Primary Source

Don Eduardo Brown v. Don Leonardo Brown [Lawsuit]

Annotation

During the Rosas era, parents in Argentina grew increasingly concerned about the behavior of their children. Lawsuits throughout this turbulent period illustrate the disagreements between young people and their parents over marriage choice, property rights, and inheritance. Mothers and fathers often went to court seeking to constrain their children's free will when they believed that the family's well-being and social standing were at risk.

In 1831, Leonardo (Leonard) Brown wanted to marry his sweetheart, but his father, Don Eduardo (Edward) Brown, a prominent merchant of British descent, objected to the engagement. Leonardo ran away from his family's house, taking some furniture and other items with him in order to start a new life. In response, Eduardo sued his son for defying his authority and based this on his rights as the male head of a family, or patria potestad. Eduardo argued that this legal concept gave him final say over his son's life decisions until he turned 23. Since Leonardo was only 19, Eduardo argued that he had every right to deny his son permission to marry. Moreover, he wanted the authorities to order Leonardo to return home at once.

The following two documents represent the final stage of the lawsuit. The first is the court's final judgment against Leonardo, who was ordered to provide restitution to his father and return home. However, the second document is Eduardo's plea to the court to do something about his son, who continued to defy his and the court's authority.

Source

Archivo Histórico de la Provincia de Córdoba, Gobierno, tomo 176, folios 124-25. Translated and annotated by Jesse Hingson.

Primary Source Text

[Excerpted from Final Judgement, June 8, 1831]

In Buenos Aires on June 8th, 1831, [those] present in the courtroom of the Public Court are Dr. Don Ventura Martínez, Counsel to Don Eduardo Brown, his son Don Leonardo Brown, Don Manuel Alvarez, and Doña Magdalena Rivas and her daughter, Doña Magdalena. Having provided the report of Don Martínez, as the counsel to the first expressed [Don Eduardo Brown], to the judge: that in attention to having left the authority of his father without consent and finding the young Don Leonardo still under the patria potestad for not being more than nineteen years of age, asked the court the restitution of what was taken, such as a box that had been bought and a mattress as a sign of marriage which had been given to the young woman that he had tried to marry. In this case, I take the word of Doña Magdalena Rivas, mother of the young woman indicated, who confessed that these were gifts that had been made to the referred daughter by the young man Don Leonardo. Heard before all of You Señores and Señoras, it is resolved that the young man be returned to his house of his father, ordering the same mother of the young woman the expressed indicated be restituted with which this concludes this act. . .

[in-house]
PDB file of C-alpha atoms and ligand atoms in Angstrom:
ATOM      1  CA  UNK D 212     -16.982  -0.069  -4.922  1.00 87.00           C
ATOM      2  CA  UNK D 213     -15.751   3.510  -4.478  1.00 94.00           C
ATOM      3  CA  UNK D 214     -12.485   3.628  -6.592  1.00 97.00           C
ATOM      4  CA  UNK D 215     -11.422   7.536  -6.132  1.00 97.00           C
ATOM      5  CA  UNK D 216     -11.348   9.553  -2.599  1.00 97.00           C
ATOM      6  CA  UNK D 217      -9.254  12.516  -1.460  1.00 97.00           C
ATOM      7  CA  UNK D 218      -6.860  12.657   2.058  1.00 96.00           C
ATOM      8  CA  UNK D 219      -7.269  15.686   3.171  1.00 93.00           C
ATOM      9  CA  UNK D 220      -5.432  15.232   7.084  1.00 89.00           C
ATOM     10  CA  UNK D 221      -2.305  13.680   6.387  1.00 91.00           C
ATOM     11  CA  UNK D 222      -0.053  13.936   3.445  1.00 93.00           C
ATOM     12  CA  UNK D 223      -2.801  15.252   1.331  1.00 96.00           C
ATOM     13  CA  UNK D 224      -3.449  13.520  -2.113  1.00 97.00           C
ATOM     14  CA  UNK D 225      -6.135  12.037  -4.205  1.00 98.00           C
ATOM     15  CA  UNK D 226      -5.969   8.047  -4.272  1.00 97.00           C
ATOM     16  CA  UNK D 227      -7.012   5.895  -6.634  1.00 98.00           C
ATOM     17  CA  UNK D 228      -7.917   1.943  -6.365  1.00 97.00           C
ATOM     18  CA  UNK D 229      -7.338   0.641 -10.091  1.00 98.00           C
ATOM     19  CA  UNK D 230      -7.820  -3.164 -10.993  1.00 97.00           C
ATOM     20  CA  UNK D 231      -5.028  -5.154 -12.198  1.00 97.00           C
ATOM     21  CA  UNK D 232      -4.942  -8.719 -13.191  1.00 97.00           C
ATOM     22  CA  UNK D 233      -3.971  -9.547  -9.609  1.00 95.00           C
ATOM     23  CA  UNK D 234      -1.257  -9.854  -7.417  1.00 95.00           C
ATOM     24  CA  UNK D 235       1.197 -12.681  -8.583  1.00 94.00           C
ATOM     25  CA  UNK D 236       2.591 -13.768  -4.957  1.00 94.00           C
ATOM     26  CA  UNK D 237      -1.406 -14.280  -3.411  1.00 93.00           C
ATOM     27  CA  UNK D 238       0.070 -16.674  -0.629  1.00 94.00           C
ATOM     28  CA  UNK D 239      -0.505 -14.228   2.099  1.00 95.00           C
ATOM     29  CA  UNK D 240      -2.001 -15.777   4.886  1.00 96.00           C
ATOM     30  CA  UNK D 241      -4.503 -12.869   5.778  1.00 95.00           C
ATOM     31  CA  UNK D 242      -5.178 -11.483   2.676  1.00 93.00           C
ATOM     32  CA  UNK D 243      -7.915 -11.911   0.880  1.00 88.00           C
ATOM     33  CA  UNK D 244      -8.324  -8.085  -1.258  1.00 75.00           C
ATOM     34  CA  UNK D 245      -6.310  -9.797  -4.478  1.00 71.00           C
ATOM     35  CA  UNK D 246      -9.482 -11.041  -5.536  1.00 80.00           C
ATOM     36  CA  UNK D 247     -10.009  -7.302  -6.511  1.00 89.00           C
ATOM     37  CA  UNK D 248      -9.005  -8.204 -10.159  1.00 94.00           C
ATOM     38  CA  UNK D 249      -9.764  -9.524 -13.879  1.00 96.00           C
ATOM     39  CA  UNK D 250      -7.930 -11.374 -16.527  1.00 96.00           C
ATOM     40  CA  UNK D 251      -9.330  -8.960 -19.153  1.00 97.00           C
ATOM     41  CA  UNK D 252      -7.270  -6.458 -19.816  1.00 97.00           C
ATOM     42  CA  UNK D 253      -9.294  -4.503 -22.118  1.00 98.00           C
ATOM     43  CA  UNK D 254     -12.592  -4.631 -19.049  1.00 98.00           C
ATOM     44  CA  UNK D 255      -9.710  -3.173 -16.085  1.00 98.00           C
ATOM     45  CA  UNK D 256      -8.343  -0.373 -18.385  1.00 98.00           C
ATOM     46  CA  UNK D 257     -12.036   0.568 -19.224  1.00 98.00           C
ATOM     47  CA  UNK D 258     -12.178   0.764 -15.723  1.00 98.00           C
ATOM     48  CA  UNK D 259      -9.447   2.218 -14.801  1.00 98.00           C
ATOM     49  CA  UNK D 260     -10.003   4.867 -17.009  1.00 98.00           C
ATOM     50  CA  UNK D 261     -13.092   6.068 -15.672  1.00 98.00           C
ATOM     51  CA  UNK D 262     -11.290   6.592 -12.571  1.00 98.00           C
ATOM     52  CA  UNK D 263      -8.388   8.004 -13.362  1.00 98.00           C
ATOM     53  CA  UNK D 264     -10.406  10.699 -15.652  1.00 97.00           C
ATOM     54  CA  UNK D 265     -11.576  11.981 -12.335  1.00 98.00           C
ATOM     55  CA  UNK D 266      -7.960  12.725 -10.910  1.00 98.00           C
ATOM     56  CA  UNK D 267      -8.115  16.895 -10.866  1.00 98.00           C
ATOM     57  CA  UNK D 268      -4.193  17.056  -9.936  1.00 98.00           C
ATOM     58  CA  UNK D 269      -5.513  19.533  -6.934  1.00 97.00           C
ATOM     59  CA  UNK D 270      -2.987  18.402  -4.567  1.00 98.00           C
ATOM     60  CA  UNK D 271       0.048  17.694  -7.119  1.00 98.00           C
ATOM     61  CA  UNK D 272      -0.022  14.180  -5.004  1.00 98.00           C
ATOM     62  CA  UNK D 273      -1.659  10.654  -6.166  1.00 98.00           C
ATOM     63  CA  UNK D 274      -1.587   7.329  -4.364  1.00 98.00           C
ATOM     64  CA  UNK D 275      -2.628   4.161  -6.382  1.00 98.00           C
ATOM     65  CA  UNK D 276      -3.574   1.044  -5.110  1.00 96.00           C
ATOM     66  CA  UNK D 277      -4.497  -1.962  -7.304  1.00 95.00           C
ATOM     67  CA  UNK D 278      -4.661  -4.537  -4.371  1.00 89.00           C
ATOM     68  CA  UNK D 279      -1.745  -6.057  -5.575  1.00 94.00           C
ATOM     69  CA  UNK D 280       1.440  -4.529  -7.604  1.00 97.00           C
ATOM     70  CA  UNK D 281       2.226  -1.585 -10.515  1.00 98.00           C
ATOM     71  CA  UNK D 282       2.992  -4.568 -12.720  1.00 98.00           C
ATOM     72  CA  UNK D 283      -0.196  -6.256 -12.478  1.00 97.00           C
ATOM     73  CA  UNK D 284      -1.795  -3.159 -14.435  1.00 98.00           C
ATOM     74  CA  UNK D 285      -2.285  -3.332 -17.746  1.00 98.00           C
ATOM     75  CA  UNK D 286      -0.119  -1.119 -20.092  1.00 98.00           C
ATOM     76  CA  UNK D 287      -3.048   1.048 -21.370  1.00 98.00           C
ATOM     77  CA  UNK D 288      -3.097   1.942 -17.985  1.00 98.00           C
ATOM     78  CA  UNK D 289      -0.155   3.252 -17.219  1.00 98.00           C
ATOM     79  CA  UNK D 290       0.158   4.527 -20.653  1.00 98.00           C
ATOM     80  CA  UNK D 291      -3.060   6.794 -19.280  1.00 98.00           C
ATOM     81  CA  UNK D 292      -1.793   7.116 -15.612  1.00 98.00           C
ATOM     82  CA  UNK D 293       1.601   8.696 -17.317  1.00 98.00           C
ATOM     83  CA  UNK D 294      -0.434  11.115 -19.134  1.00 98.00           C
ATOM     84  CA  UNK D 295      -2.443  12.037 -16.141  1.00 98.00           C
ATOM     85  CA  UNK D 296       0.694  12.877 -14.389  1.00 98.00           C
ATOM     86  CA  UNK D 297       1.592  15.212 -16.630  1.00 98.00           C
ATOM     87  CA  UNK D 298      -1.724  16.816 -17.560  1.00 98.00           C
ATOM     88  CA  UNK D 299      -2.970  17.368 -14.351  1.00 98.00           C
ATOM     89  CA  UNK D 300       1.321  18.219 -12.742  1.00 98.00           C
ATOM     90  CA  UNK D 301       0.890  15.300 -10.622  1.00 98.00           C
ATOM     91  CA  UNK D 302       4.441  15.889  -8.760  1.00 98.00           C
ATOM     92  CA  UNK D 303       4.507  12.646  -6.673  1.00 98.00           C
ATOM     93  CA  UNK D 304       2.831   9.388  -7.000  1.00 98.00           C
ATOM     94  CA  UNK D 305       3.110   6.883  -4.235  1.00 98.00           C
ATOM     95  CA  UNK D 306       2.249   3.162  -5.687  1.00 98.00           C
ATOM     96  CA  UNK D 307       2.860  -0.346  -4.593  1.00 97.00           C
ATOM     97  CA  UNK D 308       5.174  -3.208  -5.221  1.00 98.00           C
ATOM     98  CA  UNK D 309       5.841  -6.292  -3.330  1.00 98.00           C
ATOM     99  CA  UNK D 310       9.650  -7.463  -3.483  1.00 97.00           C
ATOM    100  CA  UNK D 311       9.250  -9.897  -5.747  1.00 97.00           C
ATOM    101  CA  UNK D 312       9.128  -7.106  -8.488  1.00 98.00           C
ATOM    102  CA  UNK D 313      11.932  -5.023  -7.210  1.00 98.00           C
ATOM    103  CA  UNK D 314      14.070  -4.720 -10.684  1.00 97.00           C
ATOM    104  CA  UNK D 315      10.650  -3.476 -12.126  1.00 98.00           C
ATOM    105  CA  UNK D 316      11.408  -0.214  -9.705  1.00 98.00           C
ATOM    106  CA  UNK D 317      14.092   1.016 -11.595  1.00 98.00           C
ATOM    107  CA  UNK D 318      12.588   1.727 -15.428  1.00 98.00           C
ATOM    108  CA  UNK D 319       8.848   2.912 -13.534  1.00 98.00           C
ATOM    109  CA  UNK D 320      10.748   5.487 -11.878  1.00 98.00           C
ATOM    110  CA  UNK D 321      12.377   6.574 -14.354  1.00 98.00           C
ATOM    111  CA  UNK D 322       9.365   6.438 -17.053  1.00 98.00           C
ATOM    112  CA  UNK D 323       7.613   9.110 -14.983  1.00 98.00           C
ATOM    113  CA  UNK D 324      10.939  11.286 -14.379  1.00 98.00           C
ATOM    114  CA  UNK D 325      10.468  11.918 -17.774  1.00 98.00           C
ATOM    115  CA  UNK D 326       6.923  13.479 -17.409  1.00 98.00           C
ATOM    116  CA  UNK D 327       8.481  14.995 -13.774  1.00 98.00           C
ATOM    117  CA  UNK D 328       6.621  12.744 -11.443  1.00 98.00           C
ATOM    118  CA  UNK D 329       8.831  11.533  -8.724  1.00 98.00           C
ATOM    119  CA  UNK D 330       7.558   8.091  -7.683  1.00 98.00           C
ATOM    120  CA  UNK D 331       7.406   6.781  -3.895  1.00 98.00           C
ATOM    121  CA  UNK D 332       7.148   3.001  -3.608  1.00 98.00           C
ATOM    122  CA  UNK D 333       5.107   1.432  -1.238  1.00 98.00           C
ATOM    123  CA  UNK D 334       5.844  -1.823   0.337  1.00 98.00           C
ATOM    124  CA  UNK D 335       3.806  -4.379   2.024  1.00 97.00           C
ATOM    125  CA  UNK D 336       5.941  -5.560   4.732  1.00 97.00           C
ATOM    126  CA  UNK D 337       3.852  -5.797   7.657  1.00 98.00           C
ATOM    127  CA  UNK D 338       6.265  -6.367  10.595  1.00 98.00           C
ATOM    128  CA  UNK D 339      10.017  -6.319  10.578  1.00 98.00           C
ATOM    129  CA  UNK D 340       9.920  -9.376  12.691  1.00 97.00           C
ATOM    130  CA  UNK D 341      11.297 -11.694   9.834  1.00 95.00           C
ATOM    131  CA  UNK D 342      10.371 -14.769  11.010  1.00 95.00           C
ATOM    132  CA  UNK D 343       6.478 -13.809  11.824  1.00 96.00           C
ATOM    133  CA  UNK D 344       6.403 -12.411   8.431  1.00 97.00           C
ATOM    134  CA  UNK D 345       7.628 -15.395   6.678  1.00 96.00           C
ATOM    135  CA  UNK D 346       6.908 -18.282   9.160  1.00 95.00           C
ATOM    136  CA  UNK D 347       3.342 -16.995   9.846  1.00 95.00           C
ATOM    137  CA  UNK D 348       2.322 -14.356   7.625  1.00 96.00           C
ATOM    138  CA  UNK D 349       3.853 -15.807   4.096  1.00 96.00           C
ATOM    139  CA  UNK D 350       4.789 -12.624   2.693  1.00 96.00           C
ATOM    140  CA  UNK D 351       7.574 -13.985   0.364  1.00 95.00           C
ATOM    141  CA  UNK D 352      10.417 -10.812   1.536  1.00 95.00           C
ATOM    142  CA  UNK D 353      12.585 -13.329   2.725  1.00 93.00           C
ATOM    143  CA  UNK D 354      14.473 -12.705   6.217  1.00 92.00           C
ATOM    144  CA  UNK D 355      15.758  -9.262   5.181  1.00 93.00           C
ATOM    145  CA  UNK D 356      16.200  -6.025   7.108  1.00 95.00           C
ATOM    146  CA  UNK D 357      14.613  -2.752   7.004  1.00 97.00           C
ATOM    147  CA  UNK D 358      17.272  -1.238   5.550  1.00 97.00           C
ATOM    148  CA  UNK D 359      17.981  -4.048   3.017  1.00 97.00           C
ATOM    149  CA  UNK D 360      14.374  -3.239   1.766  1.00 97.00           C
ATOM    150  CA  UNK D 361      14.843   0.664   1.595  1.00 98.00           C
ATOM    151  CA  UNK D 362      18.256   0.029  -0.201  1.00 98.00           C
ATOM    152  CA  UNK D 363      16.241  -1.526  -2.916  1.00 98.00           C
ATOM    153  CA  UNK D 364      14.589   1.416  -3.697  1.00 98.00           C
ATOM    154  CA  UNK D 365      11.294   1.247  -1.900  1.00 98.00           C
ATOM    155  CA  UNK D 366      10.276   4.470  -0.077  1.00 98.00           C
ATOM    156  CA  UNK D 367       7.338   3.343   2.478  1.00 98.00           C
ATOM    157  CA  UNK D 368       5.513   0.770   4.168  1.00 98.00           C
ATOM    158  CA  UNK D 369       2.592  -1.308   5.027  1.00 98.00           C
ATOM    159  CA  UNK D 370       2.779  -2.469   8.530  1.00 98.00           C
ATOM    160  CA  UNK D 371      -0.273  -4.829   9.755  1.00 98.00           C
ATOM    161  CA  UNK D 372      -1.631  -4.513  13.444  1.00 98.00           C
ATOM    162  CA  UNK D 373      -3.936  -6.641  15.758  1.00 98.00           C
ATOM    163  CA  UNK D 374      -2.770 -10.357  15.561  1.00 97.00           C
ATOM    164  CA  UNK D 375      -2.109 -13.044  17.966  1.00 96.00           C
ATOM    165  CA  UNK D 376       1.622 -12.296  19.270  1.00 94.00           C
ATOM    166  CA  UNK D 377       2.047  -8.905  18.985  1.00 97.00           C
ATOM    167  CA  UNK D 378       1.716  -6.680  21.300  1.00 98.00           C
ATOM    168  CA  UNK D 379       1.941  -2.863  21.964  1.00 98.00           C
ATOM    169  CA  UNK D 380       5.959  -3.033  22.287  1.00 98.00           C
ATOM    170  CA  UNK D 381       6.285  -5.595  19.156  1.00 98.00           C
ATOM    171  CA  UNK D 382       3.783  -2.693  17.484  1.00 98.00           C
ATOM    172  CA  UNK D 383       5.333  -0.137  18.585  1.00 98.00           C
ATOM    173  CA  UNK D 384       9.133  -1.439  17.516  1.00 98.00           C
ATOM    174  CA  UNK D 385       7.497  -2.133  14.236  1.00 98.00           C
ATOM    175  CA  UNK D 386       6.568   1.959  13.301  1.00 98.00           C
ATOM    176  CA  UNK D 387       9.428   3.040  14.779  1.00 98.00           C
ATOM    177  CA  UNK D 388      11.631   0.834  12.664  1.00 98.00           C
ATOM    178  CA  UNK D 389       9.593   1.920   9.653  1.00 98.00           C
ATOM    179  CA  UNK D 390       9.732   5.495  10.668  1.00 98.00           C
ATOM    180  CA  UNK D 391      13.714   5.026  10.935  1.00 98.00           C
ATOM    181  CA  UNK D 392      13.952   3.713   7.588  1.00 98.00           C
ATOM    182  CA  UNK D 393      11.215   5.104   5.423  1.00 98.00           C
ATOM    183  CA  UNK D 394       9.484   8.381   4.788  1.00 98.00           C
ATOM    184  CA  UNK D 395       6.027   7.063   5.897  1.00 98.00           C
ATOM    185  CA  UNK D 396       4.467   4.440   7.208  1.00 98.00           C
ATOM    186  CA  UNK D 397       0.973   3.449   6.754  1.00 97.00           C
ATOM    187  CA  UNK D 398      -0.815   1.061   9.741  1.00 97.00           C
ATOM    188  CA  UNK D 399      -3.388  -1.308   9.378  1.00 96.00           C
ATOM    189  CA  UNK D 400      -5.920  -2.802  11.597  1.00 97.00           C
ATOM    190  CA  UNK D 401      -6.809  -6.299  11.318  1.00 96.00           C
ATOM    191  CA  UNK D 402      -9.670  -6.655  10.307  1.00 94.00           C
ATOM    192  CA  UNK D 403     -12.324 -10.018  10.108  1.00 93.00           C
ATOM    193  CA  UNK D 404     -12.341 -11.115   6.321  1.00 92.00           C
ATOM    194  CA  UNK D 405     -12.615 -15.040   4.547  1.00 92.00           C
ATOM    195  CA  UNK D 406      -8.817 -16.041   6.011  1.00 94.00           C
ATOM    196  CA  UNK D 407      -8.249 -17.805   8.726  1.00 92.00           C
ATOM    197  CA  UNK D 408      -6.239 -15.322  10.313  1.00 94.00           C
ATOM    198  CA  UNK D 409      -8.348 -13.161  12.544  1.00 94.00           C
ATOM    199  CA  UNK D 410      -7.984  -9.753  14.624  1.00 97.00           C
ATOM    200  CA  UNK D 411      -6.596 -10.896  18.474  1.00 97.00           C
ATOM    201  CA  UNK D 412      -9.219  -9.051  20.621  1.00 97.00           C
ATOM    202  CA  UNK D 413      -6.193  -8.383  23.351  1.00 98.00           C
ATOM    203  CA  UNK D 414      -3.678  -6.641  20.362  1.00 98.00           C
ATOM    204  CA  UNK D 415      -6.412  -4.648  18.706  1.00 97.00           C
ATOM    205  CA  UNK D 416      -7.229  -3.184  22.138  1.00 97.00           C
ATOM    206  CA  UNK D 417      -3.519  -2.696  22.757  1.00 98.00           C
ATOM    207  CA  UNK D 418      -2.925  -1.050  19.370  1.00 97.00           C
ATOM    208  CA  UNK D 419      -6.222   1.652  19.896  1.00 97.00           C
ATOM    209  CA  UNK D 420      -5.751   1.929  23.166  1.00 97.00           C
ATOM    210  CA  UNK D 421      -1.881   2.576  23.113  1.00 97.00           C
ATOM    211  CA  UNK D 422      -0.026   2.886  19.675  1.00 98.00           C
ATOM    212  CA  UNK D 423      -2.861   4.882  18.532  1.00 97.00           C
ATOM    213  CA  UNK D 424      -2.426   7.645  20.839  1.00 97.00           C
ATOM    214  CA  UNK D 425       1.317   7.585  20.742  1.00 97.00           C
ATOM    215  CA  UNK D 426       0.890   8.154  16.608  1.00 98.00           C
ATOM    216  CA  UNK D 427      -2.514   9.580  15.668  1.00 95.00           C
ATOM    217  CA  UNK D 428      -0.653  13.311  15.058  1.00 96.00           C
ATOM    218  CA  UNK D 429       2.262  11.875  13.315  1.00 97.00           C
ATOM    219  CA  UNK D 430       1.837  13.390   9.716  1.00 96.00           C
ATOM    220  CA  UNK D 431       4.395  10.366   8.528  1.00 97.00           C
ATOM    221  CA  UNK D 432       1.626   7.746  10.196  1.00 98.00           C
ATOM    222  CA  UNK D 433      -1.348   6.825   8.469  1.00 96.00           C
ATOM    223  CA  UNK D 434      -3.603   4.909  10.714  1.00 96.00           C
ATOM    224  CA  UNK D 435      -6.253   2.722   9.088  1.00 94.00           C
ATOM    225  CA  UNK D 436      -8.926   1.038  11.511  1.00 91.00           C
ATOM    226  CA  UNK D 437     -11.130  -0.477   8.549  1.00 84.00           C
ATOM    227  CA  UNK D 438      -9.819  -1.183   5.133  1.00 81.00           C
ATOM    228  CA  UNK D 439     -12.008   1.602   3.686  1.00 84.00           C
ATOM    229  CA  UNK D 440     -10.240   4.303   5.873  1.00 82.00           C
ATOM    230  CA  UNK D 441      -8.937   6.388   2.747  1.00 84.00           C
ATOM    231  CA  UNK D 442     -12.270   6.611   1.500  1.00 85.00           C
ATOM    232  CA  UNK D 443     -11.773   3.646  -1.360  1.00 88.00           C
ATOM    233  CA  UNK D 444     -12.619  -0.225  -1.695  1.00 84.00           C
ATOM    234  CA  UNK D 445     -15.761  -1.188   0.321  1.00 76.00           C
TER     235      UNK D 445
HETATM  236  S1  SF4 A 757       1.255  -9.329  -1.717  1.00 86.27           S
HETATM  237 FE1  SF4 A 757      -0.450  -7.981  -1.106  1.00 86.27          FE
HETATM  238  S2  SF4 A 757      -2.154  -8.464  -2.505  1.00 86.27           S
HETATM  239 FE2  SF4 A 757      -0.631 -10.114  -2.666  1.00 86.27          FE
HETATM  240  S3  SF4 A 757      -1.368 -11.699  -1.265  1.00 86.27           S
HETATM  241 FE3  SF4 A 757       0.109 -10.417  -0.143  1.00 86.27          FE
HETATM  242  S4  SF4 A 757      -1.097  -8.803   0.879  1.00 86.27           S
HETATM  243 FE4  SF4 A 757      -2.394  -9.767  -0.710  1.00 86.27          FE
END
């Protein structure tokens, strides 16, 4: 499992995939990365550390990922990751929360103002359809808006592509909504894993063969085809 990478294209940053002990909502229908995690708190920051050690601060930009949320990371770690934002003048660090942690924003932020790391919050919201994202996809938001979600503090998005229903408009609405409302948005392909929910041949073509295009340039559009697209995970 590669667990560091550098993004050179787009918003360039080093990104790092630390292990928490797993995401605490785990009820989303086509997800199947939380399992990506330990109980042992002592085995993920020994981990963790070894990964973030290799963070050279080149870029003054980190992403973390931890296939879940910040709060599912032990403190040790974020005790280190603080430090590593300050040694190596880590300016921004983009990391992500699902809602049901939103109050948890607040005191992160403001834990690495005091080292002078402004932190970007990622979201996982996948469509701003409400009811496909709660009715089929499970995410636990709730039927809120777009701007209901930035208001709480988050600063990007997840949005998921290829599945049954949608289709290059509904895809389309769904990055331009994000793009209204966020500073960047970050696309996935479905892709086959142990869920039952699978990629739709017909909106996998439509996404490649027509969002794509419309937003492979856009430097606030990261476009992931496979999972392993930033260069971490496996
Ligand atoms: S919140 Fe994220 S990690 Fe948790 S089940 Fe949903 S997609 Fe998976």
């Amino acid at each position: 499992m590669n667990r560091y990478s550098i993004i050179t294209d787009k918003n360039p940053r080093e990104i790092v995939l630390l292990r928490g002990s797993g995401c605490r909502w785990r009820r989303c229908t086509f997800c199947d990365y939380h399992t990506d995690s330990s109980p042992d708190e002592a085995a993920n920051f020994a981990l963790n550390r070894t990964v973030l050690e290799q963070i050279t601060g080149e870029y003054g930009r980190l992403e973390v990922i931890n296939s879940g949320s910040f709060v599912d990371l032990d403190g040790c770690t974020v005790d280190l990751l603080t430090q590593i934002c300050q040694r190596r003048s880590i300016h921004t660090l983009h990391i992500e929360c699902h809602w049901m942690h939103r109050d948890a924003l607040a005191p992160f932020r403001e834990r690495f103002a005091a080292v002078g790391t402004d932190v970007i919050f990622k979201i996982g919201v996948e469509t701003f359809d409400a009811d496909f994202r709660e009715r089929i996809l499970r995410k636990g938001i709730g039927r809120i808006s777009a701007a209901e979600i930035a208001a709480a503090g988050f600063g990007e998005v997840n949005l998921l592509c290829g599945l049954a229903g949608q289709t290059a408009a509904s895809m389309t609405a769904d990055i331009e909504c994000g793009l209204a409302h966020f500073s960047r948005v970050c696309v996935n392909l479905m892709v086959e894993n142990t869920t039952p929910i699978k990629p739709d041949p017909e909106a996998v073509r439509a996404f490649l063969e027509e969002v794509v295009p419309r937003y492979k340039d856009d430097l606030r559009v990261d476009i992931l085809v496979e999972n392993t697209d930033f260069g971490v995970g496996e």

Edward Brown
Leonard Brown

[Plea to Court, August 11, 1831]

Don Edward Brown, appearing before Your Excellency as the best law provider, says: that after having reclaimed from Your Excellency the legal protection of patria potestad for the flight that my son made from my house and the other excesses committed by my son, Leonardo, he reached the point of denying his ancestry, which I proved to the satisfaction of the court. Unfortunately, another incident has occurred that adds further credence to the bad behavior of this young man.

He has presented himself before the President of the most Excellent Chamber denying my authority as a father and requesting permission to contract marriage, and to prove my authority, it is indispensable to have the court clerk provide me the affidavit of what happened before Your Excellency for the reasons I have already indicated. . . Edward Brown, Buenos Aires, August 11, 1831.

How to Cite This Source

"Don Eduardo Brown v. Don Leonardo Brown [Lawsuit]," in Children and Youth in History, Item #64, http://chnm.gmu.edu/cyh/primary-sources/64 (accessed July 25, 2014). Annotated by Jesse Hingson